Home » ESP8266 Lab Kit and Workshop
Originally delivered at Open Source Hardware Camp 2015 (as part of Wuthering Bytes), Electrolama ESP8266 Workshop introduces attendees to the popular low-cost WiFi enabled ESP8266 platform and the Lua programming language and goes through a series of practical exercises focusing around a sensor device for the home. At the end of this workshop, attendees create a WiFi connected sensor node that reports several metrics to a cloud service and get a sense of how connected devices work in a typical IoT system.
To help with the code examples provided as part of this workshop, a small and low-cost lab kit was also designed and produced. Electrolama ESP8266 Lab kit ("ELK", in places) is a simple "breakout" for the NodeMCU board (which is in turn a breakout and the support circuitry for the ESP-12E module) that adds a couple of sensors and simple input/output devices to the base ESP8266 system. These are namely:
- HC-SR501 PIR Motion Sensor
- DHT11 Temperature/Humidity Sensor
- A light dependent resistor (LDR) to estimate ambient light level
- 2 LEDs, 3 in total with the built-in LED that ESP-12E has
- A push-button (SPNO) and a screw terminal for a magnetic door/window switch
- A small prototyping area for the enthusiastic hackers
The assembled ESP8266 Lab Kit looks a bit like this:
Notes about the NodeMCU board
NodeMCU is a great low-cost board to get started with ESP8266. It does, however, have a couple of "features" that you need to be aware of:
- D1, the protection diode that prevents an external battery or a power source (VDD5V, pin 15) to interfere with the 5V coming from the USB port (VDDUSB) causes enough of a voltage drop that some PIR sensors tested (rated Vmin of 5V) acted spuriously. To prevent this, D1 should be replaced with a 0R resistor or a simple wire link. With D1 removed, you should ensure that only one source of power is applied to the board at any given time
The ADC pin exposed on the NodeMCU board (A0) has a potential divider arrangement that is not ideal, the "reserved" pin right under A0 goes directly to the ADC pin on the ESP-12E module (and you can't avoid R14, a 100k pulldown, unless you pop it off)Turns out there is a reason for this -- ESP8266 datasheet states: "The input voltage range is 0 to 1.0 V when TOUT is connected to external circuit". ELK Revision B is the new fixed revision of the board that uses the "A0" pin exposed on the NodeMCU board rather than the reserved pin.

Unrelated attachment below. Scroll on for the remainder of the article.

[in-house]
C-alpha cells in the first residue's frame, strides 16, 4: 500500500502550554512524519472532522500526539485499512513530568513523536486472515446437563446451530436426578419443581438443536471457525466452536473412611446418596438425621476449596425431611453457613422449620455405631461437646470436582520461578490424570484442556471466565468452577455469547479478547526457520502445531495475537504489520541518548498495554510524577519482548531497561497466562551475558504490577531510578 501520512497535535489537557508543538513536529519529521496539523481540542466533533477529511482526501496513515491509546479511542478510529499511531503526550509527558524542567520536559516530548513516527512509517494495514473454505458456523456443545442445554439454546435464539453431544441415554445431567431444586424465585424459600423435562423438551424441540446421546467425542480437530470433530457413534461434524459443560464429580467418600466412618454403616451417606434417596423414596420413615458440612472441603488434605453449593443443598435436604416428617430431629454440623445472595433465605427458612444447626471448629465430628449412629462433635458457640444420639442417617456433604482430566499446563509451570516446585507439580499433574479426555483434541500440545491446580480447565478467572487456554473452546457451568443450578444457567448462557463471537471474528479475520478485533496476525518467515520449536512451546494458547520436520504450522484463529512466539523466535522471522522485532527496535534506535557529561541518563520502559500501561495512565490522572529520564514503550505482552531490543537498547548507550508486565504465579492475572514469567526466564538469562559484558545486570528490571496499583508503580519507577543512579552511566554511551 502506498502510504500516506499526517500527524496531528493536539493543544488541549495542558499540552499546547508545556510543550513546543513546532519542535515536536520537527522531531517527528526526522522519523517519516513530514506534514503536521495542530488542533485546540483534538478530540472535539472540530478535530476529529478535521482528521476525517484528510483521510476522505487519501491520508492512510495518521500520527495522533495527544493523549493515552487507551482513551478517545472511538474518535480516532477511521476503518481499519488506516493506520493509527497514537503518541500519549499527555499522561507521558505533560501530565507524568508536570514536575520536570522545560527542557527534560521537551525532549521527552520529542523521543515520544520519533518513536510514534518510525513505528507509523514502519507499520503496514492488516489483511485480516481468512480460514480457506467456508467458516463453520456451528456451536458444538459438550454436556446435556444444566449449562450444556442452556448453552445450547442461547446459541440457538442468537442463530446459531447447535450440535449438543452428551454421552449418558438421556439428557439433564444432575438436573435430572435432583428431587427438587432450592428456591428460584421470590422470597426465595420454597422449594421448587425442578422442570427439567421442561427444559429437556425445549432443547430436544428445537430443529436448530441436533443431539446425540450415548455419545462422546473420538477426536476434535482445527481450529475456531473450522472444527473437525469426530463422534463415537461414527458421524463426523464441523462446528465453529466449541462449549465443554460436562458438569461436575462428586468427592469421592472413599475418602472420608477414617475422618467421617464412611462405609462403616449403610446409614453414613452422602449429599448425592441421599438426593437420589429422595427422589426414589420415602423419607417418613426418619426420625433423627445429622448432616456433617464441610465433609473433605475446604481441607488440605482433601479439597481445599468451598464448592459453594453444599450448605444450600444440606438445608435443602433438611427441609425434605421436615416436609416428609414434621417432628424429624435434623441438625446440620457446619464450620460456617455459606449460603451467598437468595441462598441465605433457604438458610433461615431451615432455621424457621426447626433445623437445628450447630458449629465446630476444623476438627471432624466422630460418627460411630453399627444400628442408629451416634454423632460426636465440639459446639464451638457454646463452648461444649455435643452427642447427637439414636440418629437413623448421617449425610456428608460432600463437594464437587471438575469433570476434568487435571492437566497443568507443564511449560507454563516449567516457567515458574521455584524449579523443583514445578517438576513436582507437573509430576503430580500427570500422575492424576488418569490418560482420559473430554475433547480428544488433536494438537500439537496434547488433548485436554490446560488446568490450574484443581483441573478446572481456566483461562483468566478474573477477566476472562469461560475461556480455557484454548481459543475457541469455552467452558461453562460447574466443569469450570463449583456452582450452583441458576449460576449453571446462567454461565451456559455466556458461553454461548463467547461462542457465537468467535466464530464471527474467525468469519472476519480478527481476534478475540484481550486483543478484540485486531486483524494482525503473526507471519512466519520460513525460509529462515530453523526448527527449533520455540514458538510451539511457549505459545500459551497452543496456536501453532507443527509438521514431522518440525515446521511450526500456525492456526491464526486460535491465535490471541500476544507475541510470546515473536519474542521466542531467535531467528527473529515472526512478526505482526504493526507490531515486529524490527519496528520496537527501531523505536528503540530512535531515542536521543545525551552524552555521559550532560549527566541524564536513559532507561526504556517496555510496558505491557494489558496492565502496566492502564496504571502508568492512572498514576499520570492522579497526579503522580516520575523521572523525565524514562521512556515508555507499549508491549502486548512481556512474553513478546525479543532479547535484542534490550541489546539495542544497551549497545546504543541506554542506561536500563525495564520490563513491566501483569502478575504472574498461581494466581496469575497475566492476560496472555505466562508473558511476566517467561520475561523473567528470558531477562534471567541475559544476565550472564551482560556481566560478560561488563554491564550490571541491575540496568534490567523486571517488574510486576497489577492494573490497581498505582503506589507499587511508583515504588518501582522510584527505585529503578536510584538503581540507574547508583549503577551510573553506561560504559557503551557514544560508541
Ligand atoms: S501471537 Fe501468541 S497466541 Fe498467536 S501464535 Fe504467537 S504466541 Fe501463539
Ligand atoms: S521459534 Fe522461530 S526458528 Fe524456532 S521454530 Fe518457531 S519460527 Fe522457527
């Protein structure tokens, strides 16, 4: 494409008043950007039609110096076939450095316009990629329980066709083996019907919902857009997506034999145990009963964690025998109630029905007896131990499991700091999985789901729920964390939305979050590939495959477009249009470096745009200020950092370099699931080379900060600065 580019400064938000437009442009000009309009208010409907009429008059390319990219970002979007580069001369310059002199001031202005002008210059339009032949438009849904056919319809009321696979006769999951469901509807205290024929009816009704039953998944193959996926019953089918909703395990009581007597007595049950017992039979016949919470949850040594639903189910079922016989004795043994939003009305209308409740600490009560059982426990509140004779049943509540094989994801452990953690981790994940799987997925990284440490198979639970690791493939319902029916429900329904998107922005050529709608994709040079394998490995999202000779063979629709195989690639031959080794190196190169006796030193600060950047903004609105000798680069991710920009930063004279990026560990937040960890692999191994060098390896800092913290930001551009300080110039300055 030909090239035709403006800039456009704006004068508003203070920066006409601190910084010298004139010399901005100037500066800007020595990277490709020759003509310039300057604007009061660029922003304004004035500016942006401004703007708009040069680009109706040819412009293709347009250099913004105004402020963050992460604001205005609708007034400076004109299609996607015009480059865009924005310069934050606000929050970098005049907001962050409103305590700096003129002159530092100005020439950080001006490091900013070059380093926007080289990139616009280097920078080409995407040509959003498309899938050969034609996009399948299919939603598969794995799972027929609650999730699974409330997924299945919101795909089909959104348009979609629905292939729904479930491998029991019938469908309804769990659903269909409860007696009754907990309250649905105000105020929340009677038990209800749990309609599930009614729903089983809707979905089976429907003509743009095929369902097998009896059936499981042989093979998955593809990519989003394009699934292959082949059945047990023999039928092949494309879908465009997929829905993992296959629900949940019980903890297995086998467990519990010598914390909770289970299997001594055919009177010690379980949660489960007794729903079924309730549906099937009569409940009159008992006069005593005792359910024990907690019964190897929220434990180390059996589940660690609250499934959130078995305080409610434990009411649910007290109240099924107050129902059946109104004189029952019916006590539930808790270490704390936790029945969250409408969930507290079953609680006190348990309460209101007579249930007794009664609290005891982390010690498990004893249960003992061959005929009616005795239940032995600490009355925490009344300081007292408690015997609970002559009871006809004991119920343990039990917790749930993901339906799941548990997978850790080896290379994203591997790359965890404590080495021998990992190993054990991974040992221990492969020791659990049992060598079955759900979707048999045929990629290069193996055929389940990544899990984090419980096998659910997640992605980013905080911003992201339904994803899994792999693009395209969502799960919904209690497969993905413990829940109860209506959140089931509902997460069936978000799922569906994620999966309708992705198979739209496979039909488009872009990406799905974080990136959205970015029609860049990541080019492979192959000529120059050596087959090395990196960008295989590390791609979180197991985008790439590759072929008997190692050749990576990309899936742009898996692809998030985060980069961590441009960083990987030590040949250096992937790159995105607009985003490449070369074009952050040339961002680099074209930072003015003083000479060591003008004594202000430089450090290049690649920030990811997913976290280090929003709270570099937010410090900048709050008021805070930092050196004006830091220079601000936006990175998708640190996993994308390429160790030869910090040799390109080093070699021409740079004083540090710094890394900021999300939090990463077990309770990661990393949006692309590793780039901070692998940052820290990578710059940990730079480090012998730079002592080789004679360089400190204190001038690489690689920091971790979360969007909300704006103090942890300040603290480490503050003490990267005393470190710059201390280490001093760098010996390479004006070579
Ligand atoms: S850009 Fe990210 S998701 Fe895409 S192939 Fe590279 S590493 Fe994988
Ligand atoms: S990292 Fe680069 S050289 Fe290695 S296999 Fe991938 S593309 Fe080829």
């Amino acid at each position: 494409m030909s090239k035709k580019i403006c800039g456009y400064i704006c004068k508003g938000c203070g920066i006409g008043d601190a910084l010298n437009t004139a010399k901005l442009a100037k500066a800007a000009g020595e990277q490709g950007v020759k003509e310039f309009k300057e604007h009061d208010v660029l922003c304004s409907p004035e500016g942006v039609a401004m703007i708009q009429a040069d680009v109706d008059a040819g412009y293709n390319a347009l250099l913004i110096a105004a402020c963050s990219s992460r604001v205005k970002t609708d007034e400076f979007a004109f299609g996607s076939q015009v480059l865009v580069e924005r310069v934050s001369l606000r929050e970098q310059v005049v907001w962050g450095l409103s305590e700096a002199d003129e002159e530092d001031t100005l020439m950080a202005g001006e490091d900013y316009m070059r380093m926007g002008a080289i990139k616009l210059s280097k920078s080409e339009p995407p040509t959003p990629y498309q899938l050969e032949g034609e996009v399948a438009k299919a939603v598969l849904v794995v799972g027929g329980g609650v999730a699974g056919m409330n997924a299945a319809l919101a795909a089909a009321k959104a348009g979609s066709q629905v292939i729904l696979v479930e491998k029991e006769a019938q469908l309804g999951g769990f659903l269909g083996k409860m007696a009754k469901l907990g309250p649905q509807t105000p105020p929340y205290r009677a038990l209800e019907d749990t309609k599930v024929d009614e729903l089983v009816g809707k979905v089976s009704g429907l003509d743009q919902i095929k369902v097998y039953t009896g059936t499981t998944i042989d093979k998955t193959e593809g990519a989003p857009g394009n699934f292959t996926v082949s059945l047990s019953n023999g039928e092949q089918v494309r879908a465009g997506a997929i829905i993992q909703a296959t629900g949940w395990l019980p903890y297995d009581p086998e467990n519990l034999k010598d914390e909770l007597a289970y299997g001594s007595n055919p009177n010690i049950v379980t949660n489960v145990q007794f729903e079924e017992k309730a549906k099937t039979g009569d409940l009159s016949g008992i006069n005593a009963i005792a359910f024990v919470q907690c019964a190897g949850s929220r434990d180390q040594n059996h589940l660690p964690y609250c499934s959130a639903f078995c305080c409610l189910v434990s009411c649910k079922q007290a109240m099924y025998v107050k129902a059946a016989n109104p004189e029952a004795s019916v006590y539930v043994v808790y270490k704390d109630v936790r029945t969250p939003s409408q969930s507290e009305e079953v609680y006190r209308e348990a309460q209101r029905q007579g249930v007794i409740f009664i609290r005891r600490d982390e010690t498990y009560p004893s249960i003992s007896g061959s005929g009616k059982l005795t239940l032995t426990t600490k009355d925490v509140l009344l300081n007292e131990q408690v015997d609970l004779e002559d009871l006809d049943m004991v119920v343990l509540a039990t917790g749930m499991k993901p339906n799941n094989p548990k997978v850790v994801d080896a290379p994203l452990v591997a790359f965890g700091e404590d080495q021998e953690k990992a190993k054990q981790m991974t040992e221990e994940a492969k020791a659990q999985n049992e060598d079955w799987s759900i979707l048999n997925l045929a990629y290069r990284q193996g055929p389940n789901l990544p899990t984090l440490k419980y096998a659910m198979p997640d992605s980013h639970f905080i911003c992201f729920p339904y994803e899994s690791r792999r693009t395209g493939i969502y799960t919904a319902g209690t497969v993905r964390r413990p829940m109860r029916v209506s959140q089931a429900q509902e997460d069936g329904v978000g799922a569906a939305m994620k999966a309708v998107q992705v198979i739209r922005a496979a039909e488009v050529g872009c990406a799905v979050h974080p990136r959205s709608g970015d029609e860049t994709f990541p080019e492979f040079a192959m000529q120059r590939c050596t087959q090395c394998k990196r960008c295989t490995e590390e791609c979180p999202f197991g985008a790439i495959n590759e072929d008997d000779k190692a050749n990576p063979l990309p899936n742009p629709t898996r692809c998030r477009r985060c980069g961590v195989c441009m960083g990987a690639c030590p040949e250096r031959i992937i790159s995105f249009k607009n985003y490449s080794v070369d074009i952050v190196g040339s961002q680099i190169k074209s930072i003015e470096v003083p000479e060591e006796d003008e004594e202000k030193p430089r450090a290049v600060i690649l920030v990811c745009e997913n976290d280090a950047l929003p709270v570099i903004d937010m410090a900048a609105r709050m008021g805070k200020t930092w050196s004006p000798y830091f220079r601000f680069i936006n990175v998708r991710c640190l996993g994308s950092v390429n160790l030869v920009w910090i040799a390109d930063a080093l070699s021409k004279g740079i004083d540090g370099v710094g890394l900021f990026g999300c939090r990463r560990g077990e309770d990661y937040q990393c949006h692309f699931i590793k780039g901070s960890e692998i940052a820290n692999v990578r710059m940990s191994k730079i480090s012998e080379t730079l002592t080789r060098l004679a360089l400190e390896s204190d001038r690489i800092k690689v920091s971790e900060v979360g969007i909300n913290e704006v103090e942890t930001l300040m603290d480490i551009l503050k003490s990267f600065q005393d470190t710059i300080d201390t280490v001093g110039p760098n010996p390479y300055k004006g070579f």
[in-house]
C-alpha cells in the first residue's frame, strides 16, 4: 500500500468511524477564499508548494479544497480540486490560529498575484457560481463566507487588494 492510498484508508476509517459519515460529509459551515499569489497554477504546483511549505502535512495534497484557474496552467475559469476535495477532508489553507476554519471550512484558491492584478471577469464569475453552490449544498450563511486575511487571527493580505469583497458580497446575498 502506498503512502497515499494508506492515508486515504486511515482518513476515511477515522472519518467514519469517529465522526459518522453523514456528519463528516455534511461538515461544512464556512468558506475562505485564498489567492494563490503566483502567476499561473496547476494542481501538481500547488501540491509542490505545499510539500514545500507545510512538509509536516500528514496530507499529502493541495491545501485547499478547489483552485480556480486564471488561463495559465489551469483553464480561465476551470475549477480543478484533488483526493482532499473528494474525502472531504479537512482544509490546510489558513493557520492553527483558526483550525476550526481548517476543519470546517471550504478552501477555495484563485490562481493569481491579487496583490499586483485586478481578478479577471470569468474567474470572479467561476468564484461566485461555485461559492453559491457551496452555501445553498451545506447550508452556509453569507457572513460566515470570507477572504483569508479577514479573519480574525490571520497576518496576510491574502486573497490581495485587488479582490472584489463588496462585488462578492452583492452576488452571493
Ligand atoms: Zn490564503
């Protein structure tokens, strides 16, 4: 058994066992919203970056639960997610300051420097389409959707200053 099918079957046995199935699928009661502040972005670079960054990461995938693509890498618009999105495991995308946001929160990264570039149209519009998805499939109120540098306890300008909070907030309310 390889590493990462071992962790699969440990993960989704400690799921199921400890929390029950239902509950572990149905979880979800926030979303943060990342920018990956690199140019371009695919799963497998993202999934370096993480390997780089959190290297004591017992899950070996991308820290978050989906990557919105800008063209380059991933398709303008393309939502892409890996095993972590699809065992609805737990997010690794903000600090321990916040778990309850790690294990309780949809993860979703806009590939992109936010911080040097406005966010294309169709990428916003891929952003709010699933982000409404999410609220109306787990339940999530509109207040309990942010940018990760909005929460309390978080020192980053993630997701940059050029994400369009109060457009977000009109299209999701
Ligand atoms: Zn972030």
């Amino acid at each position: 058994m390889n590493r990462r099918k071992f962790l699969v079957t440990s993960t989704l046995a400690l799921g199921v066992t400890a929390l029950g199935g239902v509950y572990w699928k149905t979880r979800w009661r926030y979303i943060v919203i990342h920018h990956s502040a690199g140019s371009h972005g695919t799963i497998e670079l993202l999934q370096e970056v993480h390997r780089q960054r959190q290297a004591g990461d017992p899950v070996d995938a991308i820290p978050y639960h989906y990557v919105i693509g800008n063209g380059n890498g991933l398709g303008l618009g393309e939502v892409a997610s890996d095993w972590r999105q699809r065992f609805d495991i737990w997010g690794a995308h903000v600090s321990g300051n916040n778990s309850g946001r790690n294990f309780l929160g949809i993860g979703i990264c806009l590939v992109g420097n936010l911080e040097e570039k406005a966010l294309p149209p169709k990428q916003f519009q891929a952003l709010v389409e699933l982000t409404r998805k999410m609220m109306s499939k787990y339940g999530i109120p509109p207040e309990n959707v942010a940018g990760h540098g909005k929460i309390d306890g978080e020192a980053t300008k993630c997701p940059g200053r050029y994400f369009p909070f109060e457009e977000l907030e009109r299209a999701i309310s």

Have a look at the schematic of NodeMCU board and ELK to get a better understanding of how they work together.
Materials and resources
Everything related to this workshop can be found on Github under electrolama/esp8266-workshop
This repository contains:
- lab-manual: Self explanatory, it is intended to be a "grab a copy and you're good to go" kind of a document.
- code-examples: Code examples referenced in the lab manual
- tools: Copies of ESPlorer and esptool
- firmware: Copy of the NodeMCU firmware last used (and "known working") for the workshop
- hardware: Design files for the ELK and datasheets for sensors
- ELK and the workshop build on top of the NodeMCU project (both hardware and firmware), details of which can be found at nodemcu.com. Keep in mind that that are two versions of the NodeMCU board, ELK is designed for "nodemcu-devkit-v1.0", details of which can be found here.
- NodeMCU API documentation is pretty crucial.
- esp8266.co.uk has a pretty decent Lua programming language primer.
- ESPlorer is the GUI environment used in this workshop.
- esptool is a nifty tool for burning firmware.
License and Redistribution
- Electrolama ESP8266 Workshop Manual is released under the Creative Commons Attribution-ShareAlike 3.0 License.
- Electrolama ESP8266 Lab Kit is released under the Solderpad Hardware License.
What this boils down to is, as long as you retain attribution and previous references and share any modifications that you make under the same conditions, you are allowed to re-use all these materials for any workshops or other activities that you are running.
NodeMCU, ESPlorer and esptool all have their corresponding licenses, refer to the project pages for more details.